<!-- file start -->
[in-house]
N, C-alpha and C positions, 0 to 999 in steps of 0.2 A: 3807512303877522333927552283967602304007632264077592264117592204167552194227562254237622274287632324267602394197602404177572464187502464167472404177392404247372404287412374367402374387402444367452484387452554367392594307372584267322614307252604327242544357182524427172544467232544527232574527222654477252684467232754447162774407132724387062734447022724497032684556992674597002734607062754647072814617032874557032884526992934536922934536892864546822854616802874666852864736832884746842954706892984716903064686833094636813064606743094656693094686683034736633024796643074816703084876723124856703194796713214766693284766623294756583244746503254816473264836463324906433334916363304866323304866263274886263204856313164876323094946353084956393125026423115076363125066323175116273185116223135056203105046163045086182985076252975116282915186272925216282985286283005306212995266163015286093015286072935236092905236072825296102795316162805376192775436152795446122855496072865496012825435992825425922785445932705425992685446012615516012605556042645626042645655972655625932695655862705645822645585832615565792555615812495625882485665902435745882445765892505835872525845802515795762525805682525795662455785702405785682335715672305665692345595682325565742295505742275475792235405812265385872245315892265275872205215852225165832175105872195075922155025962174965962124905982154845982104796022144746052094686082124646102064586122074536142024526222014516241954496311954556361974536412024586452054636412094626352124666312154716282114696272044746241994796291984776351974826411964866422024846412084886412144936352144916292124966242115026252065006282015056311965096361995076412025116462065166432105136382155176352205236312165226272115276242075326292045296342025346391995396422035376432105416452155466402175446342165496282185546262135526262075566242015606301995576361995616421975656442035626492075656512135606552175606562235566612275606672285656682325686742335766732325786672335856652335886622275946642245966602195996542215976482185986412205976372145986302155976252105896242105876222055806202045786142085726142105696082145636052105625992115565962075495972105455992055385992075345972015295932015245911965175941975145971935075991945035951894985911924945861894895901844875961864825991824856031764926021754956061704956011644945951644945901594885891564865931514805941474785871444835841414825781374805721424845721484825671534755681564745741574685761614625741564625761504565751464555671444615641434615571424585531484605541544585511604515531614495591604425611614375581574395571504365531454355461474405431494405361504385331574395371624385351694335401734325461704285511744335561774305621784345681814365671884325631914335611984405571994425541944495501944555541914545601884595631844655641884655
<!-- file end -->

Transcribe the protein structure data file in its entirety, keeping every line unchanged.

[in-house]
N, C-alpha and C positions, 0 to 999 in steps of 0.2 A: 3807512303877522333927552283967602304007632264077592264117592204167552194227562254237622274287632324267602394197602404177572464187502464167472404177392404247372404287412374367402374387402444367452484387452554367392594307372584267322614307252604327242544357182524427172544467232544527232574527222654477252684467232754447162774407132724387062734447022724497032684556992674597002734607062754647072814617032874557032884526992934536922934536892864546822854616802874666852864736832884746842954706892984716903064686833094636813064606743094656693094686683034736633024796643074816703084876723124856703194796713214766693284766623294756583244746503254816473264836463324906433334916363304866323304866263274886263204856313164876323094946353084956393125026423115076363125066323175116273185116223135056203105046163045086182985076252975116282915186272925216282985286283005306212995266163015286093015286072935236092905236072825296102795316162805376192775436152795446122855496072865496012825435992825425922785445932705425992685446012615516012605556042645626042645655972655625932695655862705645822645585832615565792555615812495625882485665902435745882445765892505835872525845802515795762525805682525795662455785702405785682335715672305665692345595682325565742295505742275475792235405812265385872245315892265275872205215852225165832175105872195075922155025962174965962124905982154845982104796022144746052094686082124646102064586122074536142024526222014516241954496311954556361974536412024586452054636412094626352124666312154716282114696272044746241994796291984776351974826411964866422024846412084886412144936352144916292124966242115026252065006282015056311965096361995076412025116462065166432105136382155176352205236312165226272115276242075326292045296342025346391995396422035376432105416452155466402175446342165496282185546262135526262075566242015606301995576361995616421975656442035626492075656512135606552175606562235566612275606672285656682325686742335766732325786672335856652335886622275946642245966602195996542215976482185986412205976372145986302155976252105896242105876222055806202045786142085726142105696082145636052105625992115565962075495972105455992055385992075345972015295932015245911965175941975145971935075991945035951894985911924945861894895901844875961864825991824856031764926021754956061704956011644945951644945901594885891564865931514805941474785871444835841414825781374805721424845721484825671534755681564745741574685761614625741564625761504565751464555671444615641434615571424585531484605541544585511604515531614495591604425611614375581574395571504365531454355461474405431494405361504385331574395371624385351694335401734325461704285511744335561774305621784345681814365671884325631914335611984405571994425541944495501944555541914545601884595631844655641884655